Ethos, Pathos, Logos In The Immortal Life Of Henrietta Lacks?

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On February 8th of 1951, the immortality of HeLa cells was discovered. Such breakthrough caused an outburst in scientific development and the release of ways to cure millions of diseases, including, but not limited to, polio, cancer, leukemia, and hemophilia. Following this further, Rebecca Skloot is able to describe the person behind the HeLa cells and the interminable process that she had to go through in order to attain enough information to write about Henrietta Lacks and her immortal cells. Skloot’s utilization of rhetorical strategies – the use of ethos, logos, and pathos – effectively engages and retains the reader in the life experience of not only Henrietta and her surroundings, but also in Skloot’s research journey on the lookout for unpublicized but highly valuable information. Skloot strived on finding and publicizing Henrietta Lacks’ life story, including those small details that not even her children had heard of before. In The Immortal Life of Henrietta Lacks, the great provision of facts and information …show more content…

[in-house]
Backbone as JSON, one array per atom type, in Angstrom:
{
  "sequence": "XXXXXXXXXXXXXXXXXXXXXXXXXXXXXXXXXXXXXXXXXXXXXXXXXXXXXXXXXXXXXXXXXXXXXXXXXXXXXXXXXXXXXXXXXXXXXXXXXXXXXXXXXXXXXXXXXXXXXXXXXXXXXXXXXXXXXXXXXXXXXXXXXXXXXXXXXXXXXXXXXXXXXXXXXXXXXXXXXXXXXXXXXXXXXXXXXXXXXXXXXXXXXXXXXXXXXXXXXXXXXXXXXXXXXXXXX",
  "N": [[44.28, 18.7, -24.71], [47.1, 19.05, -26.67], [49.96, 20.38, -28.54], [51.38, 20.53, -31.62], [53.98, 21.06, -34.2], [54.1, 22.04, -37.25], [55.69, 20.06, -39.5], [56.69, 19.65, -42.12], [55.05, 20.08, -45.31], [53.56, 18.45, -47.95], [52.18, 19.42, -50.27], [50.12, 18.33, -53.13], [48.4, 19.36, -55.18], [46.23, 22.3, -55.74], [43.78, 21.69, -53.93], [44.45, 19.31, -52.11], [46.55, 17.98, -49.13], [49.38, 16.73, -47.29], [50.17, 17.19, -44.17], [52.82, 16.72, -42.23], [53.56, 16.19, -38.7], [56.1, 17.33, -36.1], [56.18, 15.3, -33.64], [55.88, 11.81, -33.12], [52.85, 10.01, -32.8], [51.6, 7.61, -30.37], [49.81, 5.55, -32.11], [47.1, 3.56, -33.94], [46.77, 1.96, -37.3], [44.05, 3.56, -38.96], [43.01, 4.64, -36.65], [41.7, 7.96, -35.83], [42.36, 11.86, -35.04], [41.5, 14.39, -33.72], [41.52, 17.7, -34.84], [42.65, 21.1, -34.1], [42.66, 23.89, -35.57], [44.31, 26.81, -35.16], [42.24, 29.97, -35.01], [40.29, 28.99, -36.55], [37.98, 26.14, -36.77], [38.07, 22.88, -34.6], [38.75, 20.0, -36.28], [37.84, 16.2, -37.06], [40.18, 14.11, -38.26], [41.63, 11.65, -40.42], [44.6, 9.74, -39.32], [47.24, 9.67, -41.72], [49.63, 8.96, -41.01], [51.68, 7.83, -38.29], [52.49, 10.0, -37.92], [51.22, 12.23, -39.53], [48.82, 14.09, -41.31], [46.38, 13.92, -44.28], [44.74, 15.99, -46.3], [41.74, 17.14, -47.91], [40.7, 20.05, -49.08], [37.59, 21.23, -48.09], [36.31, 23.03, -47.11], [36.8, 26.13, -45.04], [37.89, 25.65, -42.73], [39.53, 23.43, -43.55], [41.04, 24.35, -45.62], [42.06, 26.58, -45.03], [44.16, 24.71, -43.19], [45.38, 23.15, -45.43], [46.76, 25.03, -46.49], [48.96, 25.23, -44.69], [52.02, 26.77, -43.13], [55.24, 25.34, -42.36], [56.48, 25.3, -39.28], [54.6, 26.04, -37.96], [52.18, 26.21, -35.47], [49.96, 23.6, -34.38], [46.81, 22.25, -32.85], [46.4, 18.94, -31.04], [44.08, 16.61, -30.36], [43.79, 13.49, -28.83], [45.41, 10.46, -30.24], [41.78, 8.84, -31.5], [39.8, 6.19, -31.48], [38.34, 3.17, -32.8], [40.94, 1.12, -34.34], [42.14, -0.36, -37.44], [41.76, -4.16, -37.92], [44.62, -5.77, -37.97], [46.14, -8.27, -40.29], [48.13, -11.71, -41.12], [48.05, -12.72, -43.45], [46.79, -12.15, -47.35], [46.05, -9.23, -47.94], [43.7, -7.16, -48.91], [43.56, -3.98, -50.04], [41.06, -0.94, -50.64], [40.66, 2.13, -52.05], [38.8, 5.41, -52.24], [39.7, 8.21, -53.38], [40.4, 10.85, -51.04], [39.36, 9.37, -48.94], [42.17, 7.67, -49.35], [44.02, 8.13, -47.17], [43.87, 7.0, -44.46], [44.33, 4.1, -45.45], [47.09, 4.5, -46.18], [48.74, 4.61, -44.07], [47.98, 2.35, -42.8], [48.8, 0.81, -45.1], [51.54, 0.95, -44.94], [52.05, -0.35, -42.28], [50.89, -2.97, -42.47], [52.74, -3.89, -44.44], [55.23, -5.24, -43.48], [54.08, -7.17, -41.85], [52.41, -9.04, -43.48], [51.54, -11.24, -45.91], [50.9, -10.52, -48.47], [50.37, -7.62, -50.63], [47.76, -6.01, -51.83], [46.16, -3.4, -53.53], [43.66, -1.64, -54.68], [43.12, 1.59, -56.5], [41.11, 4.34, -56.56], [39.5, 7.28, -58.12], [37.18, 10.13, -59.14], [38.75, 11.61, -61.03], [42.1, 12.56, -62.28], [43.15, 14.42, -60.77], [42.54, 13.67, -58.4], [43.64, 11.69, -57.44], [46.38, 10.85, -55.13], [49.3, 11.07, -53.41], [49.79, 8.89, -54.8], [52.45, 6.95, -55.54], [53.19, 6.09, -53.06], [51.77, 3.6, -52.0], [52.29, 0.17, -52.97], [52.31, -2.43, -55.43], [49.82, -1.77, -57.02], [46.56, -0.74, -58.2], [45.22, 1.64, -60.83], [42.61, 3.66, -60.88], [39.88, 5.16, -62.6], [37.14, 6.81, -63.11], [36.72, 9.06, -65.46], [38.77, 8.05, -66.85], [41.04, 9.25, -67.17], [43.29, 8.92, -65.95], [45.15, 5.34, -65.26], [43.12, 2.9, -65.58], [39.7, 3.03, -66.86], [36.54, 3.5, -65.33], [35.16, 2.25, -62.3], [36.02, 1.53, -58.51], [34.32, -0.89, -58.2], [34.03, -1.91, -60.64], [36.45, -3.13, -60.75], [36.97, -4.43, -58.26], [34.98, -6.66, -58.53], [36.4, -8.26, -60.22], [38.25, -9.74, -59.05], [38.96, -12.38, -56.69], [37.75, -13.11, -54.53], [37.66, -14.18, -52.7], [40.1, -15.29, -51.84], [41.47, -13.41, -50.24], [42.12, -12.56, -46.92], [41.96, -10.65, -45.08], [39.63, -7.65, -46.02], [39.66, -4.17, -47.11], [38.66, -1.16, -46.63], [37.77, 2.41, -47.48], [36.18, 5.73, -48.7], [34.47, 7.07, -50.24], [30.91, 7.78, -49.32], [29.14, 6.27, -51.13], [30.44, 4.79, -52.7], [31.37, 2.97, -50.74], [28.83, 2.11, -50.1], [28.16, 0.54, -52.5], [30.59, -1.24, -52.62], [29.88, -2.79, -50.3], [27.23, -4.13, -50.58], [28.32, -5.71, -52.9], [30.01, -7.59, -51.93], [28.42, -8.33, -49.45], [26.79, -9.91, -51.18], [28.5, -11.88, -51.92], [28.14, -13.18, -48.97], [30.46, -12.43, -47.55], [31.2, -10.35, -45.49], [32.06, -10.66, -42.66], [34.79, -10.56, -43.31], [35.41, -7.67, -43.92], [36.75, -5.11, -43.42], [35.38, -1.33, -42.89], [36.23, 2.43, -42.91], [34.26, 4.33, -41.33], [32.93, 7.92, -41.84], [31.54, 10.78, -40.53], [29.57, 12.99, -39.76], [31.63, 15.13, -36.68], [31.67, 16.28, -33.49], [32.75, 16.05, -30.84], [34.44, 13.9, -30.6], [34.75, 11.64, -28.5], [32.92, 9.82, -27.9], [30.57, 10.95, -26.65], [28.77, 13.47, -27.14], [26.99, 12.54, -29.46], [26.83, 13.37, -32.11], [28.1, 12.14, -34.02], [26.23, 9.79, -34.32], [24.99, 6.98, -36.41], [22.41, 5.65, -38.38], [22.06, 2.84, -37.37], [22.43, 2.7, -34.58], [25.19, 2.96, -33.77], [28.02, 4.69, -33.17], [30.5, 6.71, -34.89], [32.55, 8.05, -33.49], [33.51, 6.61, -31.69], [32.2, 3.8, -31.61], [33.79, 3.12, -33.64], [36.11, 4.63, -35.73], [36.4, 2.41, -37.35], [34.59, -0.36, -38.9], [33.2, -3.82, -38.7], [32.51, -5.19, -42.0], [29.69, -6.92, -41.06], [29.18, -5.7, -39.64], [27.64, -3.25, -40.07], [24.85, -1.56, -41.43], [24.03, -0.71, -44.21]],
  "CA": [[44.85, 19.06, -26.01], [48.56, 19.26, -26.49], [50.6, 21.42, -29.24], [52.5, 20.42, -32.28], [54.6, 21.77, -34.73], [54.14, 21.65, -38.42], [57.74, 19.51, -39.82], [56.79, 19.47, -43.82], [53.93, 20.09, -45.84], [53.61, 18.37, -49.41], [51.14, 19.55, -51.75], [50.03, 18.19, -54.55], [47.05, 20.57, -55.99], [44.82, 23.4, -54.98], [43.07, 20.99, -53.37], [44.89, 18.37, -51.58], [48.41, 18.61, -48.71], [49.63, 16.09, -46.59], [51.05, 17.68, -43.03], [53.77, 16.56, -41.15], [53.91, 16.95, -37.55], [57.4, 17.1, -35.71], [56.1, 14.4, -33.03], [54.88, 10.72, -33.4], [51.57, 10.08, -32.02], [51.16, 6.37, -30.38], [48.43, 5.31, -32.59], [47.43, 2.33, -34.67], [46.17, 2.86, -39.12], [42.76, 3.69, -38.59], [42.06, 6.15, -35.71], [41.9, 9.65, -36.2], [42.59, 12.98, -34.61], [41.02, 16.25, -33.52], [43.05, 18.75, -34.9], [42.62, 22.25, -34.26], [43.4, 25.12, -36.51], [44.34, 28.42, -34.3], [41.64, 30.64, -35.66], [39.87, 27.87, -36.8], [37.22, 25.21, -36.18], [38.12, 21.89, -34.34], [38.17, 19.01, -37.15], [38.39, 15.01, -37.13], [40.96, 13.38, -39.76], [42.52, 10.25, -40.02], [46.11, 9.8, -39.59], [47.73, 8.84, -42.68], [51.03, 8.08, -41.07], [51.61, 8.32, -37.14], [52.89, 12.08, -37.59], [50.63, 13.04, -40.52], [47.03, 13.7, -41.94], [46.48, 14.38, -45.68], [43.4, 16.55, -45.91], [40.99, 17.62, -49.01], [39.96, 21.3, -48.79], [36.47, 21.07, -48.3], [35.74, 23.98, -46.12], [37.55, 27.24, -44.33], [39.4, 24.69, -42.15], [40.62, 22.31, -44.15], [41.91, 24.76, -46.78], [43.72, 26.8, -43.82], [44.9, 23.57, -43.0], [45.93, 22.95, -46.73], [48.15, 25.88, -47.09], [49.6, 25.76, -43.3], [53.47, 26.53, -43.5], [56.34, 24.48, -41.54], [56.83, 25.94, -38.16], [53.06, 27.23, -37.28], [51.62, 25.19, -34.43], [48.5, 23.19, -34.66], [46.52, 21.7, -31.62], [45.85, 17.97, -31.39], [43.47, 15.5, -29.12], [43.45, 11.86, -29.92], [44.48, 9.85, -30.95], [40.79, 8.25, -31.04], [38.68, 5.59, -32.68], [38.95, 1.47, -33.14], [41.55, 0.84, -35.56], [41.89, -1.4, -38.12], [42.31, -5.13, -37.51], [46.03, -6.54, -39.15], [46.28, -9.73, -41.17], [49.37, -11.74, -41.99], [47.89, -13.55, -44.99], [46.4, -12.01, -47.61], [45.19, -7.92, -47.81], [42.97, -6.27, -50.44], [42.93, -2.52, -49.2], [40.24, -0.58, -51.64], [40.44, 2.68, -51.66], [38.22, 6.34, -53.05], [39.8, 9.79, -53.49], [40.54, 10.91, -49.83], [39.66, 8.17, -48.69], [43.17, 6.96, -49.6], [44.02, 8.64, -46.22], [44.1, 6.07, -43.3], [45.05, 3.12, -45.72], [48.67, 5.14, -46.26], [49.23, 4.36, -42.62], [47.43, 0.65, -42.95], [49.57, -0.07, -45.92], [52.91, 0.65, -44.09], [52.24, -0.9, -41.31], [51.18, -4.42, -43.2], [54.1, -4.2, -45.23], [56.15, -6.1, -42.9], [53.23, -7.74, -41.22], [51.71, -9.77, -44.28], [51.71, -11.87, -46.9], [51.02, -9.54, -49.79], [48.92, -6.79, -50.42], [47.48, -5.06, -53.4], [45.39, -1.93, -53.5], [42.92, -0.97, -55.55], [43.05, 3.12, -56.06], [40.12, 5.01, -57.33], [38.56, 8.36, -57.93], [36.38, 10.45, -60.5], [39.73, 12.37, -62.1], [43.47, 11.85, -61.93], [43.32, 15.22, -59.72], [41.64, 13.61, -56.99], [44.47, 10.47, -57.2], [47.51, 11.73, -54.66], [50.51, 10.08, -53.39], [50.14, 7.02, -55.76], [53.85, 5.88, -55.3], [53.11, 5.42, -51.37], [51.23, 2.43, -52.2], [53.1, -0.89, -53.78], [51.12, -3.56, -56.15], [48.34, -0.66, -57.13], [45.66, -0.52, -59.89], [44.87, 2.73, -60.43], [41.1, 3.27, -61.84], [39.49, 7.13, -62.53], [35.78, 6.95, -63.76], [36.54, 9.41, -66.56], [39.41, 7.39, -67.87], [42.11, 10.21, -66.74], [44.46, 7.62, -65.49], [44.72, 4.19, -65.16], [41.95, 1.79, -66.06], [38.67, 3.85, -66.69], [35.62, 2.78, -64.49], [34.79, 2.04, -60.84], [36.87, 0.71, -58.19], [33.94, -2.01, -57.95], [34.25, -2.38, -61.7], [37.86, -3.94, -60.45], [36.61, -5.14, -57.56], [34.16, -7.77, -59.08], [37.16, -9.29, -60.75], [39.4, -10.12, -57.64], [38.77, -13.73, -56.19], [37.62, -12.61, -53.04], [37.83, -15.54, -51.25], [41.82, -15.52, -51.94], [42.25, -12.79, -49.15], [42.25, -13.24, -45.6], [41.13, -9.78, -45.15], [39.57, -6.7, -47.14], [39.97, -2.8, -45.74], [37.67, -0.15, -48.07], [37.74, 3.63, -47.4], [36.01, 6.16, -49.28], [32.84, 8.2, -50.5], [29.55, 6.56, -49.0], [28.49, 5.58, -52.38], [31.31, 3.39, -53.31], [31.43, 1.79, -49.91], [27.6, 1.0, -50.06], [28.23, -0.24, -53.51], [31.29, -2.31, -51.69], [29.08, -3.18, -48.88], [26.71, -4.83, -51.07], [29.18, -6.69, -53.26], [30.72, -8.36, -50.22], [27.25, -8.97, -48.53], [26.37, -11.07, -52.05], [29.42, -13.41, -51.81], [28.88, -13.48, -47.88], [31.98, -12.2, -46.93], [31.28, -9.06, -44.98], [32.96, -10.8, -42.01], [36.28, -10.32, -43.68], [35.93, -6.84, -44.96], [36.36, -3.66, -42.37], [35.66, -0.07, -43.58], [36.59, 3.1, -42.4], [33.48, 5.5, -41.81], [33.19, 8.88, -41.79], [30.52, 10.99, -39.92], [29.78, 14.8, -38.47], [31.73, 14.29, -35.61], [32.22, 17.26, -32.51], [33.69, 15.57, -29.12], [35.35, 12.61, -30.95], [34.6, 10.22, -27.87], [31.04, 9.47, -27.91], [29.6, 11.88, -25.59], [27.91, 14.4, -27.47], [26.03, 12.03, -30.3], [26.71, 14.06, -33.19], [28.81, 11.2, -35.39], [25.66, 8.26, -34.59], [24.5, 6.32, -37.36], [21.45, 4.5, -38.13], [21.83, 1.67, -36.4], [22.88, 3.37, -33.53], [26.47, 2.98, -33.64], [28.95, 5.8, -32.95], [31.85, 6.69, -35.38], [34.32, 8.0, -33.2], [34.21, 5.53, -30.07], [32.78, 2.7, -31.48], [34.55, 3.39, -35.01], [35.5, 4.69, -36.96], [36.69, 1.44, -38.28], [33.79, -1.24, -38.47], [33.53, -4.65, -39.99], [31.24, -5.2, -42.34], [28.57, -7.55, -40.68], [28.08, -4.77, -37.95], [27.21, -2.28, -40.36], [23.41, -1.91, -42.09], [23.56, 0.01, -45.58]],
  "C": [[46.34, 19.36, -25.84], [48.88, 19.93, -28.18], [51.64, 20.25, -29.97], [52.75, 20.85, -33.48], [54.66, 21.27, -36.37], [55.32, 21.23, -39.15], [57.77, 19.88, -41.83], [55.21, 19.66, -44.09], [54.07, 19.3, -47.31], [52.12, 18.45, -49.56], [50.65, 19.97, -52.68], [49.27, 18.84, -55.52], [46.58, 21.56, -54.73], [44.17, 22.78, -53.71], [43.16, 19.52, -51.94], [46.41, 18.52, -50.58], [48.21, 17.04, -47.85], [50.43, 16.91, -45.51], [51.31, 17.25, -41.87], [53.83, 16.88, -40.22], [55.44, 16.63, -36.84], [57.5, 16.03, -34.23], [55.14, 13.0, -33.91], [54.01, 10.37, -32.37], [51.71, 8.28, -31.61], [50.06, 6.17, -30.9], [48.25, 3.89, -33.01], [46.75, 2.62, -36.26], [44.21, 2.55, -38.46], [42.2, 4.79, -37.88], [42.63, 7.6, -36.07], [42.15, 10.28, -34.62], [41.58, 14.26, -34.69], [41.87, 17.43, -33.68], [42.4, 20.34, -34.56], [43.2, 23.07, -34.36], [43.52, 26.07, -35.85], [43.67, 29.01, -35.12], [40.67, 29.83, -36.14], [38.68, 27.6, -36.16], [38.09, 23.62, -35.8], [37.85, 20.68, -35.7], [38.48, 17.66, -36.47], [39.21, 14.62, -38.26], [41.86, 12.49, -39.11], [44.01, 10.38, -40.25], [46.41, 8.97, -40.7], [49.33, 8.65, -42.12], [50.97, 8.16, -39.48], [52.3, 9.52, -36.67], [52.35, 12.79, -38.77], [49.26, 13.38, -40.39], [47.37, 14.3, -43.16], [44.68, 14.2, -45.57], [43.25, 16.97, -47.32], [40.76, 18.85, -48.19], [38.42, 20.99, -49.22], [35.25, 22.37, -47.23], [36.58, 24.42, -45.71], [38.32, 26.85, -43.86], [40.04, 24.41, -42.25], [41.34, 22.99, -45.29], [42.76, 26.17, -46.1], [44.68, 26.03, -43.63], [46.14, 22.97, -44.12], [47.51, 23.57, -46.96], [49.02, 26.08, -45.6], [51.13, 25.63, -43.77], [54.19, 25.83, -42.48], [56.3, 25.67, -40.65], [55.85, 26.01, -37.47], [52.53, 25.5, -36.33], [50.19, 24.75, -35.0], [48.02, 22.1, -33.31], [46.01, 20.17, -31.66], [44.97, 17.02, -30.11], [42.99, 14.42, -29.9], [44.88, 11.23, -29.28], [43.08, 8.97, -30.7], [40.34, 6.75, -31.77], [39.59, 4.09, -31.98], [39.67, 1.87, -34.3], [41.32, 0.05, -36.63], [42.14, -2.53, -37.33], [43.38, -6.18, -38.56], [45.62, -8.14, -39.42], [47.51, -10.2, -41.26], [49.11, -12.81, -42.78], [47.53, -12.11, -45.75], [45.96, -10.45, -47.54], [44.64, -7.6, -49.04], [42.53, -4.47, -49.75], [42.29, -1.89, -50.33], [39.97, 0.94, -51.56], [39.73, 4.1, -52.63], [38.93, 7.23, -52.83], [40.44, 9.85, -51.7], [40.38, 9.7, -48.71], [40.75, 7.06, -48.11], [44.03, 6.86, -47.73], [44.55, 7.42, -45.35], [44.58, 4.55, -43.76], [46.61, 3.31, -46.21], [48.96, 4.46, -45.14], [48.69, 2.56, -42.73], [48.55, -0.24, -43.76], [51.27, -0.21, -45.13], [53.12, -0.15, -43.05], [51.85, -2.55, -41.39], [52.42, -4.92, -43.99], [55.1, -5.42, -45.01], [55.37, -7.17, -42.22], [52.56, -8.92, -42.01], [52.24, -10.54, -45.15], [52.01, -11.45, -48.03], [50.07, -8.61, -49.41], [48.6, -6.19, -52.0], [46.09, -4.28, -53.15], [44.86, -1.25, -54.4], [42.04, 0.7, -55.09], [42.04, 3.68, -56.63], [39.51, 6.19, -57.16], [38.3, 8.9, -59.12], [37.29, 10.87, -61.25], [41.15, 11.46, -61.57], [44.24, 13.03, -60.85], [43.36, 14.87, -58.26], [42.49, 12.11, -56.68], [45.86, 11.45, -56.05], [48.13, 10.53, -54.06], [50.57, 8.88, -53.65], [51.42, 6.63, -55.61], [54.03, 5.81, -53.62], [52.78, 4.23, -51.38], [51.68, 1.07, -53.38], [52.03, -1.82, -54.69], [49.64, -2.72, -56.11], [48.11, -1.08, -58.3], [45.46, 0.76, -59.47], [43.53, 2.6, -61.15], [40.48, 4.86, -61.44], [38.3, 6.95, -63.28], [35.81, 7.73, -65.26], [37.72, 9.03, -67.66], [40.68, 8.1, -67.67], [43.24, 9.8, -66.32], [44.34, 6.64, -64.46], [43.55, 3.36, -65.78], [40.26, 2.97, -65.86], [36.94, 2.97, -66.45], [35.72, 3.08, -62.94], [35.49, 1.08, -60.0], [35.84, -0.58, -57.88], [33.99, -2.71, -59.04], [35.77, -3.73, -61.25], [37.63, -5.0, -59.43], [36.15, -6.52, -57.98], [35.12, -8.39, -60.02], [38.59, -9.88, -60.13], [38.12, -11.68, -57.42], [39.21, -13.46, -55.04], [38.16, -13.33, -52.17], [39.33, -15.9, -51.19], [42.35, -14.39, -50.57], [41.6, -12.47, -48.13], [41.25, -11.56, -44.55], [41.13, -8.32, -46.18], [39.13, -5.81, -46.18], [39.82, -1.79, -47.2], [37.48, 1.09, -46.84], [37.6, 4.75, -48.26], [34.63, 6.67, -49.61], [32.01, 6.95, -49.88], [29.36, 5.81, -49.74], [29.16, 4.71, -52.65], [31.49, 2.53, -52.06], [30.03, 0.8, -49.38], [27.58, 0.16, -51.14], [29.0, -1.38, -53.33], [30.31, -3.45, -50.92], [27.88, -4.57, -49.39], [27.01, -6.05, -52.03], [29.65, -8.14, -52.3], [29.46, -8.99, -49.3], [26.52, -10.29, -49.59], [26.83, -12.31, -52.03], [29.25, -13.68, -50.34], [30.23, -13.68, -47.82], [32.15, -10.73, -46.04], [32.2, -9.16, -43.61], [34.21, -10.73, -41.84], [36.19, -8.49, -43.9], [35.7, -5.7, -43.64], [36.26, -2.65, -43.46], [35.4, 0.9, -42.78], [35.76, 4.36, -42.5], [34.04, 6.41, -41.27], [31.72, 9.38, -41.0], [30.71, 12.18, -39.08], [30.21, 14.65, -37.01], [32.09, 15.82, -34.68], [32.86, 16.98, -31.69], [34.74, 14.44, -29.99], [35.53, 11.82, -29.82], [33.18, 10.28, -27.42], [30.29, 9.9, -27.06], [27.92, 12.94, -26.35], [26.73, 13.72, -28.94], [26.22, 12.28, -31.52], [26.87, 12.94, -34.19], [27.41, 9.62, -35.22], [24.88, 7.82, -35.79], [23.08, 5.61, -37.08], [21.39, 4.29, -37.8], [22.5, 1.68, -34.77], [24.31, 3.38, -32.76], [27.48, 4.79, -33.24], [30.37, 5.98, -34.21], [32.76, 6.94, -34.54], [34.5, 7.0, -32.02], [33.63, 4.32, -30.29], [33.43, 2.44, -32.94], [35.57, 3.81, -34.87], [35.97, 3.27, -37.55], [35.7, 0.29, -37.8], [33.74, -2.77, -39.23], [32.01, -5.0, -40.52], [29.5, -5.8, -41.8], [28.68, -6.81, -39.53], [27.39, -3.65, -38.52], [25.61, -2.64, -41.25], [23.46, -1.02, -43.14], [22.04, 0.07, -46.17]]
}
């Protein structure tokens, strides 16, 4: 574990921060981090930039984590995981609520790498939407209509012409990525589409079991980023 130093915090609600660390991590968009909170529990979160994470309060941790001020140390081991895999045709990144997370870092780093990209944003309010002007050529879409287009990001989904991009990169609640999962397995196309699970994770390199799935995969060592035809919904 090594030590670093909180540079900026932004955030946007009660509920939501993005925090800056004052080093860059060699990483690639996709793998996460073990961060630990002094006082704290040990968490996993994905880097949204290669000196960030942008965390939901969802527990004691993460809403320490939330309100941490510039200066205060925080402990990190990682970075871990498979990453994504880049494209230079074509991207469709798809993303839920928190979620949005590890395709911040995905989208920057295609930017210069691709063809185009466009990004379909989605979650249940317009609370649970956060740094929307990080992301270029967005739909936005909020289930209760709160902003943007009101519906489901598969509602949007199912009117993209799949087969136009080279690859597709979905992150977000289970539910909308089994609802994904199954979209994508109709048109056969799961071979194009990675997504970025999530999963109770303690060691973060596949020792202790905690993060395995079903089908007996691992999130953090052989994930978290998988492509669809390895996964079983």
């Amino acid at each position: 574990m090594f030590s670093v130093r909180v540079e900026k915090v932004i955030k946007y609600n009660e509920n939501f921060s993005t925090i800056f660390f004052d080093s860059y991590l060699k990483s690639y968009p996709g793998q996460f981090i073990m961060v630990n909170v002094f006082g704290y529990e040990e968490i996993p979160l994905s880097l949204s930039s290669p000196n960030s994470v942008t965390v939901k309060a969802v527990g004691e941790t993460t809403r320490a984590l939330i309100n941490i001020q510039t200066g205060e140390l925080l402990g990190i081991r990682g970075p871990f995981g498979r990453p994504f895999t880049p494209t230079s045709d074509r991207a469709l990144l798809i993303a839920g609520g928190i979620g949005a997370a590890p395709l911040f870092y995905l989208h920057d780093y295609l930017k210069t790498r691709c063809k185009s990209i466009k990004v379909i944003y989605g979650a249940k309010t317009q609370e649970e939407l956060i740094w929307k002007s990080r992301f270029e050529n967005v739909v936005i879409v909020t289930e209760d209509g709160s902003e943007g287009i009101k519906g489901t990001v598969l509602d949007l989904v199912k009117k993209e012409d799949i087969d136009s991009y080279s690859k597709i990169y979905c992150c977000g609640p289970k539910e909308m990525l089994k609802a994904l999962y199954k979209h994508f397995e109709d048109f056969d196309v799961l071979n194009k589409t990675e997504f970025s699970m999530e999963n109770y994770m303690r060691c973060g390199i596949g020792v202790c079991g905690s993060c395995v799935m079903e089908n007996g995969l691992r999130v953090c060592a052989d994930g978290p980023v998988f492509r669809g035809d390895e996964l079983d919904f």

Skloot honestly states her lack of scientific experience, but she explains the hard work she put into portraying every detailed she obtained from hundreds of people. The credibility of Skloot is best supported by those she interviewed than by herself. At the end of her book she says, “For more information on the growth potential of a normal cell, see Hayflick and Moorehead…Experimental Cell Research 25…” (Skloot 248). In order to concretely consider Skloot’s work as credible, one must also research the interviewees. The use of ethos is clearly not the best rhetorical strategy to entertain the reader in the story of Henrietta Lacks, as it is the use of logos. Emphasis on Skloot’s credibility is rarely suggested, but substantial descriptions of what Skloot experienced on her journey and the many details that she obtained are enough to captivate the

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